Summary: Isaiah 53:5&6 and other passages teach that Christ proved His love for man by dying for the possibilty of their salvation and other passages teach that Christians should sacrifice to show their love for others and try to motivate them to become faithful f


1. Open your bibles to Isaiah 53:5&6.

2. Again, this being Valentine’s Day and the fact that many cards, candies, meals and gifts have been shared to express love to different ones, we want to for the evening lesson remind ourselves of the love that Christ has shown to us.

3. Isaiah 53:5&6 was prophesized about 750 years before Christ died on the cross. The words help us to visualize the horrible suffering that Christ went through, as He died on the cross.

(1) Christ’s death on the cross was because He loves us so much. Be looking at Isaiah 53:5&6 as I make a few comments. Look at your bibles as I say a few things.

(2) When we read these verses notice the words that describe the suffering that Christ went through, that would have been so painful. Christ was “wounded” – Christ was “bruised” – Christ was “chastised” – Christ received “stripes” and “our iniquity or sin was laid upon Him”.

(3) When we read theses verses notice that we are the ones who are benefiting from Christ’s death. The phrase “for our” – “for our” – “for our” is used three times and the phrase “we are” and then the phrase “of us all” all refer to us as the ones who are benefitting from all the horrible pain that Christ voluntarily endured.

(4) When we read Isaiah 53:5&6 notice the words that describe the guilt of each one of us: “transgressions” – “iniquities” – “we have gone astray” – “we have turned, every one, to his own way” – “the iniquity of us all”.

(5) Let’s read Isaiah 53:5&6, “5 But He was wounded for our transgressions, He was bruised for our iniquities; The chastisement for our peace was upon Him, And by His stripes we are healed. 6 All we like sheep have gone astray; We have turned, every one, to his own way; And the LORD has laid on Him the iniquity of us all.”

4. I know that this passage causes us to have gratitude for the suffering and terrible pain that Christ went through for us.

5. I know that we must also see the love dripping from these words that would be sweeter than chocolate covered cherries or any other Valentine Candy.

6. Let’s focus on the love that Christ has shown and is showing us. We will also focus on the love that Christ’s followers should have for one another.



1. Let’s read 2 Cor. 5:21, “For He [God] made Him [Christ] who knew no sin to be sin for us

[that is to bear the guilt that there is for our sin and die on the cross for each one of us, instead of us having to one by one die on a cross],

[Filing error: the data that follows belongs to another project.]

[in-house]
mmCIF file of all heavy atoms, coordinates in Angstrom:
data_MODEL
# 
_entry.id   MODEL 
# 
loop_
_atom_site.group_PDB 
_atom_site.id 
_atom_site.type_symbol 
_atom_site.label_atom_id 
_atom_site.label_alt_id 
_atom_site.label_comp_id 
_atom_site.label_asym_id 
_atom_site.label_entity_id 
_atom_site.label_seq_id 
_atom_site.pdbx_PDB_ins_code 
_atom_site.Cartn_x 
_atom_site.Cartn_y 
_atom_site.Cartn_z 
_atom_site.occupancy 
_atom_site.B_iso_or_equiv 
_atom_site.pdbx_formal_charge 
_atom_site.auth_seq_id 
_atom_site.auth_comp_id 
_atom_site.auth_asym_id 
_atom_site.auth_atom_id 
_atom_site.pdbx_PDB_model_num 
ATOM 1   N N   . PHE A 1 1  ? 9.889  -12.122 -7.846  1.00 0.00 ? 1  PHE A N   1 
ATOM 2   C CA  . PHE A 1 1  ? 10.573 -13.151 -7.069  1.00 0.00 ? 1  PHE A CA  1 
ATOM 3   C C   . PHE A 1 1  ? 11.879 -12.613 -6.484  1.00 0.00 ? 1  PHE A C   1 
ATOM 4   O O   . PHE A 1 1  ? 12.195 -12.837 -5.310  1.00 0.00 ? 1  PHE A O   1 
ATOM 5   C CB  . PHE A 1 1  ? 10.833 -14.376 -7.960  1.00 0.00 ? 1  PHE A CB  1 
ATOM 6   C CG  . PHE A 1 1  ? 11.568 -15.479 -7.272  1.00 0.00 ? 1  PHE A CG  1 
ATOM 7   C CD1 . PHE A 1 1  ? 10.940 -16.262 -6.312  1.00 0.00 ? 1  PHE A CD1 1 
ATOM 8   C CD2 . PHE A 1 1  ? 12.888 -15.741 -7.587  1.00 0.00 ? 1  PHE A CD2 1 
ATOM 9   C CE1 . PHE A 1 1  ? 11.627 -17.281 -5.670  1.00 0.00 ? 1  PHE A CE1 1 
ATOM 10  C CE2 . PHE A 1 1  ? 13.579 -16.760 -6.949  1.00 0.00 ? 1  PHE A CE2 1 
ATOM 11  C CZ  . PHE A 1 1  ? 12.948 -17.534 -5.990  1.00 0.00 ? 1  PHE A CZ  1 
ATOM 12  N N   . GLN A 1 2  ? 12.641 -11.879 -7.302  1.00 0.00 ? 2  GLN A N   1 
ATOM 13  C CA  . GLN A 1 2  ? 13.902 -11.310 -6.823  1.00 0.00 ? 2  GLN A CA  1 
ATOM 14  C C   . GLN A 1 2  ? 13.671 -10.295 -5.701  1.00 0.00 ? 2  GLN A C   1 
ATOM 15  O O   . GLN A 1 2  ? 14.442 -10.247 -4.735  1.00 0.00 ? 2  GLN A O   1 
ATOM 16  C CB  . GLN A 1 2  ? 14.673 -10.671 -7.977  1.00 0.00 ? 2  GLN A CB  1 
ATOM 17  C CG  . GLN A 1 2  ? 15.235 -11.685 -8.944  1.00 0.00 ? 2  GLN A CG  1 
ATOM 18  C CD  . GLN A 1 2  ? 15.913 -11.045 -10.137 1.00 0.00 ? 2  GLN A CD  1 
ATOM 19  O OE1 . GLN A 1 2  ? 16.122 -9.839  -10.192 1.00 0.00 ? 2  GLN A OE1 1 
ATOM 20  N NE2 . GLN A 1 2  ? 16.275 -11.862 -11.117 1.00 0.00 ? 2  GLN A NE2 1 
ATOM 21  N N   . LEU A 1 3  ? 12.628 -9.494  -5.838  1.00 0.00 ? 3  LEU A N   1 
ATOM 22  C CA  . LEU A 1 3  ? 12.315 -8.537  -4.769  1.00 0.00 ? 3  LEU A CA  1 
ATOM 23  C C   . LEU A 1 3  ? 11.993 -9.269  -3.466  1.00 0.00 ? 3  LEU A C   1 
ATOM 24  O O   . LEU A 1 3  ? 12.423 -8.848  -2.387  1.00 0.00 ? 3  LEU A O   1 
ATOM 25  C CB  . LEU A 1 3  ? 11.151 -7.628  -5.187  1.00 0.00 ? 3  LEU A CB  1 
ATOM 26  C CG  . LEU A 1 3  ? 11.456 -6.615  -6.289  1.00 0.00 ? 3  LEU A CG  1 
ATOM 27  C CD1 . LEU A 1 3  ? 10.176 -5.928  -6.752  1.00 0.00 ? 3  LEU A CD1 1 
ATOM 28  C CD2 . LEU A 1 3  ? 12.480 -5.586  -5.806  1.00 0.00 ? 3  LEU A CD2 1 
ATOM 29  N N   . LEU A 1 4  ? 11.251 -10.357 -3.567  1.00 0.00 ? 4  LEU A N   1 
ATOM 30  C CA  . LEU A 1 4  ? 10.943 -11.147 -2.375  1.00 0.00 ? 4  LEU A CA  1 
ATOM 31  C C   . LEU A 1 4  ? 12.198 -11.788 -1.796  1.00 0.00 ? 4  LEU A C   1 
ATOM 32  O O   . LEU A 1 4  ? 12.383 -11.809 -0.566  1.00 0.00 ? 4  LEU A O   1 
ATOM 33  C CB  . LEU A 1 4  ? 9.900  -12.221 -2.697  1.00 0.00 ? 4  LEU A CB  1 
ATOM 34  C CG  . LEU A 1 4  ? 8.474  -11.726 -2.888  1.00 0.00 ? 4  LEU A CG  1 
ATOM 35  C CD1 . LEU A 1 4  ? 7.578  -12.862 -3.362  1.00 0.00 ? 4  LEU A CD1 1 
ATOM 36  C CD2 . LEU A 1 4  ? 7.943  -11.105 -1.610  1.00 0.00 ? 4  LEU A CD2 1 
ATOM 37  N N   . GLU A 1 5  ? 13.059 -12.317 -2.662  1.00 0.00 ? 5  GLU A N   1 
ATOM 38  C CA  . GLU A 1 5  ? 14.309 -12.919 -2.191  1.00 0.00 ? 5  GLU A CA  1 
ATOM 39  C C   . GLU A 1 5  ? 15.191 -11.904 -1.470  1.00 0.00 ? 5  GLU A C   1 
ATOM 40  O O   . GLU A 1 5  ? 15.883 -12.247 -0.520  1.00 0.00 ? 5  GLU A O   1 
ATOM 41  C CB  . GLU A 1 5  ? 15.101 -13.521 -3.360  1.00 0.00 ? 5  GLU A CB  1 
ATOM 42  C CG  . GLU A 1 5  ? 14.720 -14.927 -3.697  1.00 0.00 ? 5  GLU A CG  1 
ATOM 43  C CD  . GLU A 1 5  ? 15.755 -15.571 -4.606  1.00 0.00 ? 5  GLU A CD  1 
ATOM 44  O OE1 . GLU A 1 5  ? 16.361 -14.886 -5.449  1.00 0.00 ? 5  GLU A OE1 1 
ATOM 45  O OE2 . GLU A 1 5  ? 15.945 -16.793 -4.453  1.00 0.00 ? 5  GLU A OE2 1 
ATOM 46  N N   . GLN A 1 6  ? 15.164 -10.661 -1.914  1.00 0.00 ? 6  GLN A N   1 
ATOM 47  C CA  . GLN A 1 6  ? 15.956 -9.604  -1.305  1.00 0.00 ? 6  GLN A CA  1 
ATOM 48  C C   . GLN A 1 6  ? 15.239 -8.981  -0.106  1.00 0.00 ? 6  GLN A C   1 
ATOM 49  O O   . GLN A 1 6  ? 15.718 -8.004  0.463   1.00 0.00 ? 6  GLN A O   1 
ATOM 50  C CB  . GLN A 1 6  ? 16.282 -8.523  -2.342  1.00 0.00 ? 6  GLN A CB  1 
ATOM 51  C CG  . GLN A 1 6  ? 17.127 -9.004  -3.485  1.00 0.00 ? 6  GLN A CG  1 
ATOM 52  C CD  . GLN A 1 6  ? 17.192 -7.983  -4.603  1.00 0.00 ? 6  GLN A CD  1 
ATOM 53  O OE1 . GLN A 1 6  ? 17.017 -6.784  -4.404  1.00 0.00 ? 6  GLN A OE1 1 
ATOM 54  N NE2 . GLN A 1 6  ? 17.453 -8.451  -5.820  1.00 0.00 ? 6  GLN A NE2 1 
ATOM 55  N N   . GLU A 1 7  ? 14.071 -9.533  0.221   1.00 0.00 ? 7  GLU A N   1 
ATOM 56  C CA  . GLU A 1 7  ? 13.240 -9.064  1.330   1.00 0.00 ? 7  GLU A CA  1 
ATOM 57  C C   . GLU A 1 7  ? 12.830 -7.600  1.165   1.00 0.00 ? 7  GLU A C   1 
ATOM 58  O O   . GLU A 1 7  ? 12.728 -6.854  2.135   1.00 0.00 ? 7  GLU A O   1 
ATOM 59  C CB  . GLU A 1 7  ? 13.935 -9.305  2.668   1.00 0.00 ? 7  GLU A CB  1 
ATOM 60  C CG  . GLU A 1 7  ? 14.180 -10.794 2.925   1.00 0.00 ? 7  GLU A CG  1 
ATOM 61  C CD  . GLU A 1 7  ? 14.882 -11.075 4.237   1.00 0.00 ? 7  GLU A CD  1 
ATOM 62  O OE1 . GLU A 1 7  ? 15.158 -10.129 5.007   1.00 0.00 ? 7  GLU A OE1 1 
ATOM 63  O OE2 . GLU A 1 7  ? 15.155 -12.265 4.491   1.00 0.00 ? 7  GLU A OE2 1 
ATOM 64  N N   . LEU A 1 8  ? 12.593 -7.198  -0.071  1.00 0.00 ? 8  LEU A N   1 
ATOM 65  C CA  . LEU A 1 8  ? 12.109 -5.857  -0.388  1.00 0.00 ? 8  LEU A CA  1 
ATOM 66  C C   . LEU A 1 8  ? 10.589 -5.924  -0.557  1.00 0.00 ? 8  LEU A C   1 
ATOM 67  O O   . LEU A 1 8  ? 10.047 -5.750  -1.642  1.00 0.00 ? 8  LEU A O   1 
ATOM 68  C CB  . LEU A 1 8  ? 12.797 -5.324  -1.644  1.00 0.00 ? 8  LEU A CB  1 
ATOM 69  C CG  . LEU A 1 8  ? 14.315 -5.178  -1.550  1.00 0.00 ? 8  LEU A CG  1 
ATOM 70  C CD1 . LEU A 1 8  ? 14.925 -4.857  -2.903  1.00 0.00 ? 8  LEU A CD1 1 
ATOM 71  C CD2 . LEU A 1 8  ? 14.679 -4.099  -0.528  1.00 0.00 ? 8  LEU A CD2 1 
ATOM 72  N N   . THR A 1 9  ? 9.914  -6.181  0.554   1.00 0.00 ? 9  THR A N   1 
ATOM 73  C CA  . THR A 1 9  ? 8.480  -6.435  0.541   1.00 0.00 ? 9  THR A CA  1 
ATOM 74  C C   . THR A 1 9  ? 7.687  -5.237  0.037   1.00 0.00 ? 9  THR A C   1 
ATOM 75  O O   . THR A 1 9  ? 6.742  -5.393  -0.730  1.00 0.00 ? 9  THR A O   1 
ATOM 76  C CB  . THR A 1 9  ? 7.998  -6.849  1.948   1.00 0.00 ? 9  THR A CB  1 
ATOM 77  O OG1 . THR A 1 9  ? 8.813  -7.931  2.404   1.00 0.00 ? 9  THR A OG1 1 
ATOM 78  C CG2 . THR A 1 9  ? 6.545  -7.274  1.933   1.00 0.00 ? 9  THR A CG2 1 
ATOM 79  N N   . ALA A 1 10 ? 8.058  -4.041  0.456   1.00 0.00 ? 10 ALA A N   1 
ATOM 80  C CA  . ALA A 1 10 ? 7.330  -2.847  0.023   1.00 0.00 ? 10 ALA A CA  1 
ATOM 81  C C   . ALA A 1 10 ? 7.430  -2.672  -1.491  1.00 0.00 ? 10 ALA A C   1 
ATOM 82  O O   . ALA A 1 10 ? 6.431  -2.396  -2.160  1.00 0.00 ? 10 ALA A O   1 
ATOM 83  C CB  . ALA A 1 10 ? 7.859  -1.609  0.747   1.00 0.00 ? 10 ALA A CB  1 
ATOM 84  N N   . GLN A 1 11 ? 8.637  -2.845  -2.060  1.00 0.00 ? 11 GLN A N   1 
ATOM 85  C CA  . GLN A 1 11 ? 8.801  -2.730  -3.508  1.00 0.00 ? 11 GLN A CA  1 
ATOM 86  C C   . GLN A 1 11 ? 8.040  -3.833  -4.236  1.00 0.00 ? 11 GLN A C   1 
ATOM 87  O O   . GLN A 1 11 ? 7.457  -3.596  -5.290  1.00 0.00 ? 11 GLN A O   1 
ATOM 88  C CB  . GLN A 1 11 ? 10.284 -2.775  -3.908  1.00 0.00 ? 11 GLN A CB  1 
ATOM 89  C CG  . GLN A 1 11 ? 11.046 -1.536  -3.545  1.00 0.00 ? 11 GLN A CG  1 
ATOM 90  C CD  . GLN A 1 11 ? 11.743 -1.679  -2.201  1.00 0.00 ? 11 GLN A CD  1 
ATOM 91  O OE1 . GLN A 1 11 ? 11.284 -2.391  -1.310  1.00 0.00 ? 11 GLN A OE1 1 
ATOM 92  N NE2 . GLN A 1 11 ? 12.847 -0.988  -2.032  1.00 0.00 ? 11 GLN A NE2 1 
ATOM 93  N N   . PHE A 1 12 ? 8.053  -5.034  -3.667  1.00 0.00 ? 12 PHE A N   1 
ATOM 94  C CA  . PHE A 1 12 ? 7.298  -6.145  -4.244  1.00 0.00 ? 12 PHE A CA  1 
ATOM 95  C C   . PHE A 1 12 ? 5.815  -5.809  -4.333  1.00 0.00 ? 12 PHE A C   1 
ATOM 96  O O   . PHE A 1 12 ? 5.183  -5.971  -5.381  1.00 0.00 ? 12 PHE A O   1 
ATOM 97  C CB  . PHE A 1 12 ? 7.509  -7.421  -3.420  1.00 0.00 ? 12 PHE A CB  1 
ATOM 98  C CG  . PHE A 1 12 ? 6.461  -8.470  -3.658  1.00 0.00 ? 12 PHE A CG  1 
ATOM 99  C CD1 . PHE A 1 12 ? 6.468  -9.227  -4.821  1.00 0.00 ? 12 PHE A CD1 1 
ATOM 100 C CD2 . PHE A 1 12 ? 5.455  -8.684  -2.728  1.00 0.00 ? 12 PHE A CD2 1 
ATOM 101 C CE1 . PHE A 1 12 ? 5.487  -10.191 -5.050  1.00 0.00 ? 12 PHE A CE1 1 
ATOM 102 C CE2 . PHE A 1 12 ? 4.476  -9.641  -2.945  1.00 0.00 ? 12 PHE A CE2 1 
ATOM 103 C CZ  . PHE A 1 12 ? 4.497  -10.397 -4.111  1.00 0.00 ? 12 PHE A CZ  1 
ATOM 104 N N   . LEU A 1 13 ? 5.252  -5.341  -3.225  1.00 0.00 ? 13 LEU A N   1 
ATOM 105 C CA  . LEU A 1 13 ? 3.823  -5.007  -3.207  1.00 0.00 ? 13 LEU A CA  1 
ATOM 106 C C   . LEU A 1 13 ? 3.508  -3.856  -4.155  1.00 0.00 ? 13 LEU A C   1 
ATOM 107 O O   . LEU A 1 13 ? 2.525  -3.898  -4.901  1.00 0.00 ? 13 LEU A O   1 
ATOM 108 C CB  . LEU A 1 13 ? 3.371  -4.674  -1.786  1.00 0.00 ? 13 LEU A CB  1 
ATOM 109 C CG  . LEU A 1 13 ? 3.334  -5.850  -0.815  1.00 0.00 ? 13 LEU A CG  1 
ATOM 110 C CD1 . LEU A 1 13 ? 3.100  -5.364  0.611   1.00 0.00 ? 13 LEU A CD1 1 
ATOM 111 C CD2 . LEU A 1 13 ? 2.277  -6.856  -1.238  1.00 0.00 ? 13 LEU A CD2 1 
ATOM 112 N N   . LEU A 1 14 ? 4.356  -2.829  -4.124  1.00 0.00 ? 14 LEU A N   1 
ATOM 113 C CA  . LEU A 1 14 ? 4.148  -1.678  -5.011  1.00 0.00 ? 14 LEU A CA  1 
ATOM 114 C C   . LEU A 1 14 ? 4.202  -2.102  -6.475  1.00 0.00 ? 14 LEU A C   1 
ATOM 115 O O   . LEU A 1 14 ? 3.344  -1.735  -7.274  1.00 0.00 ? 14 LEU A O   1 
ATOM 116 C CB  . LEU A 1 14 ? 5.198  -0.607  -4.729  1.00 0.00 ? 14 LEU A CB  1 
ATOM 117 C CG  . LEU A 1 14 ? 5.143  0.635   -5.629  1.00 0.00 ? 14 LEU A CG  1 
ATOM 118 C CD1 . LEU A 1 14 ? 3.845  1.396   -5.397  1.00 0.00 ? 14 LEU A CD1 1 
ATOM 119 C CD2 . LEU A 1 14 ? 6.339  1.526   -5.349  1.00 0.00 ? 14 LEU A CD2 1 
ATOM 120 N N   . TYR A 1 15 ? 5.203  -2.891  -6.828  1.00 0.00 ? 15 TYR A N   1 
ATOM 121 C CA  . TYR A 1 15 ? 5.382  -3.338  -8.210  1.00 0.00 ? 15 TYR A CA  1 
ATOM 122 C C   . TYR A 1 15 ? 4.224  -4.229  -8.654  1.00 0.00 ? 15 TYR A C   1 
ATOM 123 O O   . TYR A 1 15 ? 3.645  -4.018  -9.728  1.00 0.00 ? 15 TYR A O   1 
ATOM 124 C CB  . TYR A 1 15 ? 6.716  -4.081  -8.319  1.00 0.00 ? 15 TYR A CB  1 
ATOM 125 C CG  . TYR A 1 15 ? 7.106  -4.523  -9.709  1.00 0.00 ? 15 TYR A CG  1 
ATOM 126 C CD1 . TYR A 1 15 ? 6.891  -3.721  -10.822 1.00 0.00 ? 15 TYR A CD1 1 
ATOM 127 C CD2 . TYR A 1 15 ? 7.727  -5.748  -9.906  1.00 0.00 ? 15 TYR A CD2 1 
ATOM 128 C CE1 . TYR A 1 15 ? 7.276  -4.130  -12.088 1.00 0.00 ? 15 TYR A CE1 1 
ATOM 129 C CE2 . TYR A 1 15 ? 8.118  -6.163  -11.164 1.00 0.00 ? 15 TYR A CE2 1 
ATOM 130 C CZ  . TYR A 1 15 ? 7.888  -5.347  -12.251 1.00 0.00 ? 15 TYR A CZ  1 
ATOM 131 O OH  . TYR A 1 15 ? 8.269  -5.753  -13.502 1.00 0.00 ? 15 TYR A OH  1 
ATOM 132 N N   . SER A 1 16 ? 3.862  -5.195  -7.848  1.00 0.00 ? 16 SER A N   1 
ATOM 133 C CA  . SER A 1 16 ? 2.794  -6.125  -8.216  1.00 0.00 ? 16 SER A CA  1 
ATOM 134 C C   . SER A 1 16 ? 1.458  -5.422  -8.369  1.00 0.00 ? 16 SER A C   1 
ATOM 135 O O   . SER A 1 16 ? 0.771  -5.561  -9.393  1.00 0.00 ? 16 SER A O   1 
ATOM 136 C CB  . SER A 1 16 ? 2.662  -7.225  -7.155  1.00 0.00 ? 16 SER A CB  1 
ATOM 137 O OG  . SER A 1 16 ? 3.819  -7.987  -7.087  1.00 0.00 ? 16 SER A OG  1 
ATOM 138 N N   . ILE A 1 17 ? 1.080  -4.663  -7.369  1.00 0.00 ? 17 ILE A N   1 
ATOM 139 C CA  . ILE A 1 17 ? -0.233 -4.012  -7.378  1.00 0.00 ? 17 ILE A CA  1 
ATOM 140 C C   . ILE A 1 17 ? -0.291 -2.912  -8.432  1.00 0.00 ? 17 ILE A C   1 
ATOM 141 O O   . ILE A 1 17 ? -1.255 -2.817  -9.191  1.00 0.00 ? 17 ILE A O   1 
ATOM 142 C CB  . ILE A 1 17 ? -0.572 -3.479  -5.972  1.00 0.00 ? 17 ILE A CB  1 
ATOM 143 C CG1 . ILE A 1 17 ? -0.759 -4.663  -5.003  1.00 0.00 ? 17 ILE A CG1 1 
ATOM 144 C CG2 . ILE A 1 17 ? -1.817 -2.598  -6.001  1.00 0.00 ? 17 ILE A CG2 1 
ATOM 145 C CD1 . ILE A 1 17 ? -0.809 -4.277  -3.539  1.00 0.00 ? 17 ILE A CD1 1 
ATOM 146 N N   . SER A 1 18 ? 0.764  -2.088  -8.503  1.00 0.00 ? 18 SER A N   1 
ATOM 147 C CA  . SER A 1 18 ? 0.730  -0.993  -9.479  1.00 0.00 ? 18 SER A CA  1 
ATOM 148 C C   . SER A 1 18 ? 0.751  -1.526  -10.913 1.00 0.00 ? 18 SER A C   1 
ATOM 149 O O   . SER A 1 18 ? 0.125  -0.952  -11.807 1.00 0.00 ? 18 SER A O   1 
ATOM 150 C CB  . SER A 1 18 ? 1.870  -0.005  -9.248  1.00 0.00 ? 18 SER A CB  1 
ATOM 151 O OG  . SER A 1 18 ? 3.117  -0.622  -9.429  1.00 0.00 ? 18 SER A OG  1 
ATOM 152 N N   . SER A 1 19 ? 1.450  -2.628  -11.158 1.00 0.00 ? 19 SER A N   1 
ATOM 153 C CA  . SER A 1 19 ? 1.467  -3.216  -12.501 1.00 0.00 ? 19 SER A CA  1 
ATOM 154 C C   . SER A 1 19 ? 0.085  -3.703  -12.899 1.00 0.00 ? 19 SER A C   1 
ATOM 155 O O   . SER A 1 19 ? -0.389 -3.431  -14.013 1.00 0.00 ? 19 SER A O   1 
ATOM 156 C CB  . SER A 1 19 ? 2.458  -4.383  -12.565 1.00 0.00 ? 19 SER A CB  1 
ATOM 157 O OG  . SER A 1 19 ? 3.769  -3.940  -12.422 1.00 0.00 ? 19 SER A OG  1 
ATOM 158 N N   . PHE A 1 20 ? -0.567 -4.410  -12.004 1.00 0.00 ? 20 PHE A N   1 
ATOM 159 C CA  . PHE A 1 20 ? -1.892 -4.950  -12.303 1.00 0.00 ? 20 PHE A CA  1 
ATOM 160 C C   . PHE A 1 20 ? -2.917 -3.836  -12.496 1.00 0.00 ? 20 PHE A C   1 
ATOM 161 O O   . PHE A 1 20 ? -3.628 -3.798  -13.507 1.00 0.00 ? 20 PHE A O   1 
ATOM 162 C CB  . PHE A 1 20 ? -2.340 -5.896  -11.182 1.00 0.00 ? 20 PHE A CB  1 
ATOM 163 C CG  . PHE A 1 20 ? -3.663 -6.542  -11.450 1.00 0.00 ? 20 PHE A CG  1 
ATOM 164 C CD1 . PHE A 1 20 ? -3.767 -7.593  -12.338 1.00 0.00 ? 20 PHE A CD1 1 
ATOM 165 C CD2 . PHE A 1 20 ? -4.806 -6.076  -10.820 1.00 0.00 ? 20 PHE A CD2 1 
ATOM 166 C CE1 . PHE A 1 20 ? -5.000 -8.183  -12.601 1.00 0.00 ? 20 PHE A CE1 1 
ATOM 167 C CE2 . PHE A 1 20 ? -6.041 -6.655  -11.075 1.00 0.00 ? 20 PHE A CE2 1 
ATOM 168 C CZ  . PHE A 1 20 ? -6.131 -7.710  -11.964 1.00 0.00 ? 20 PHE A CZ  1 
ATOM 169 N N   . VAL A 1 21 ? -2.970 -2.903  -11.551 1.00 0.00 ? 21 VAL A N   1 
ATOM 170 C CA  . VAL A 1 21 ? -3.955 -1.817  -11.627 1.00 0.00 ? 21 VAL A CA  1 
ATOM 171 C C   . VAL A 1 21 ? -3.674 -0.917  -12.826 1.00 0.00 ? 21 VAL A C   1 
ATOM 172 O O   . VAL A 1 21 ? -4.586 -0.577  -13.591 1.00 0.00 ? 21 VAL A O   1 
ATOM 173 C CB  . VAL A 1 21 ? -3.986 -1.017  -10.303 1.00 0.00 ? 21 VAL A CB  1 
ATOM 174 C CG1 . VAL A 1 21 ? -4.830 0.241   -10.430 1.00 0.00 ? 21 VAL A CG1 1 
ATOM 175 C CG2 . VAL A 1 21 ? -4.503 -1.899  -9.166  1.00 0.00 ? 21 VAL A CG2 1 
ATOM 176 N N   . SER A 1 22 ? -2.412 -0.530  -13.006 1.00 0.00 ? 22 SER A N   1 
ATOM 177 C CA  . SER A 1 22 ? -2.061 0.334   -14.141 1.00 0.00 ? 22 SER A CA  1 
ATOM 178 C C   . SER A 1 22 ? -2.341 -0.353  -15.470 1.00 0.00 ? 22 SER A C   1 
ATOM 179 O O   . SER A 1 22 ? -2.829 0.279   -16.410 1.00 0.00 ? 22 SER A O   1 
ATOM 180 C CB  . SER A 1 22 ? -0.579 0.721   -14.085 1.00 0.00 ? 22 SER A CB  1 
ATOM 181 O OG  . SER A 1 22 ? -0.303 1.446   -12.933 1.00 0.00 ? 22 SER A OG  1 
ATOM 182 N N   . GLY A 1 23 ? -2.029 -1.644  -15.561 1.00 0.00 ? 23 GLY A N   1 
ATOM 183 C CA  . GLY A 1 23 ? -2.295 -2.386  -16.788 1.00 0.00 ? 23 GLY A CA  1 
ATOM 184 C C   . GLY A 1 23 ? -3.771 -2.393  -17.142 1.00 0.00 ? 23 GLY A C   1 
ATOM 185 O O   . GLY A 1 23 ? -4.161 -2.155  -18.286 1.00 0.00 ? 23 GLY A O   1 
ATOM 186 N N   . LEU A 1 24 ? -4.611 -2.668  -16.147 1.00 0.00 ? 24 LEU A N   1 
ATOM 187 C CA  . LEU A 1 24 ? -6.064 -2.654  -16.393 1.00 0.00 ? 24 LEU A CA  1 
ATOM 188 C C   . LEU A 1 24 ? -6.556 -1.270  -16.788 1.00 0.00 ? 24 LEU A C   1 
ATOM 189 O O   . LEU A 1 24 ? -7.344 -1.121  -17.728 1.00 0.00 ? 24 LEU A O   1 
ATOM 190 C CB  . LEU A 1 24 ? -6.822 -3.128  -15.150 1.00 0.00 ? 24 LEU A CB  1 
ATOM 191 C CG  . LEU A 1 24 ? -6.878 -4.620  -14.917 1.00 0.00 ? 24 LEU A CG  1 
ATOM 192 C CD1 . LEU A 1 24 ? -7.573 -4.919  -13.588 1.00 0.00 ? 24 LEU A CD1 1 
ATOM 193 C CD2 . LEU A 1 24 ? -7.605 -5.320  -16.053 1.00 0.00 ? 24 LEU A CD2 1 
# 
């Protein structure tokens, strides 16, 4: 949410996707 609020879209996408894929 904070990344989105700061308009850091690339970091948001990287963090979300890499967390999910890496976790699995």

“that we might become the righteousness of God in Him.”

[Not by Christ’s righteousness’ alone. Christ’s sinless life and death on the cross became the means for man that is willing to obey the teaching of Christ to have the privilege of becoming righteous.]

2. In other words when Jesus was made to be sin on our behalf means Jesus took the penalty for the sins of men and women and paid the price on the cross for their sins.

(1) Jesus took the penalty of man and died in man’s place.

(2) The result of the sacrifice of Jesus on the cross was that man might become the righteousness of God in him.

1) Righteousness means to be right with God and to be reconciled and made friends again with God.

2) Man is made right with God by the death of Jesus on the cross; he receives this reconciliation when he obeys the gospel (Mark 16:15-16).

3. Someone has said, “In the gospel, we discover we are far worse off that we thought, and far more loved that we ever dreamed.”

4. Maybe an illustration can help, in a feeble way, to cause us to further appreciate the fact that Christ has died in our place.

(1) There is a story about a farmer named Blake who was drafted.

(2) Blake was deeply troubled about leaving his family because his wife had died and there would be no one to support and take care of his children in his absence.

(3) The day before he was to leave for the army, his neighbor Charlie Durham came to visit him. “Blake,” he said, “I’ve been thinking. You’re needed here at home, so I’ve decided to go in your place.”

[At that time in history it was allowed for someone to take the place of another who had received a draft notice. During the U.S. Civil War, having been drafted was not absolute. The drafted man could always hire a substitute if he could afford it.

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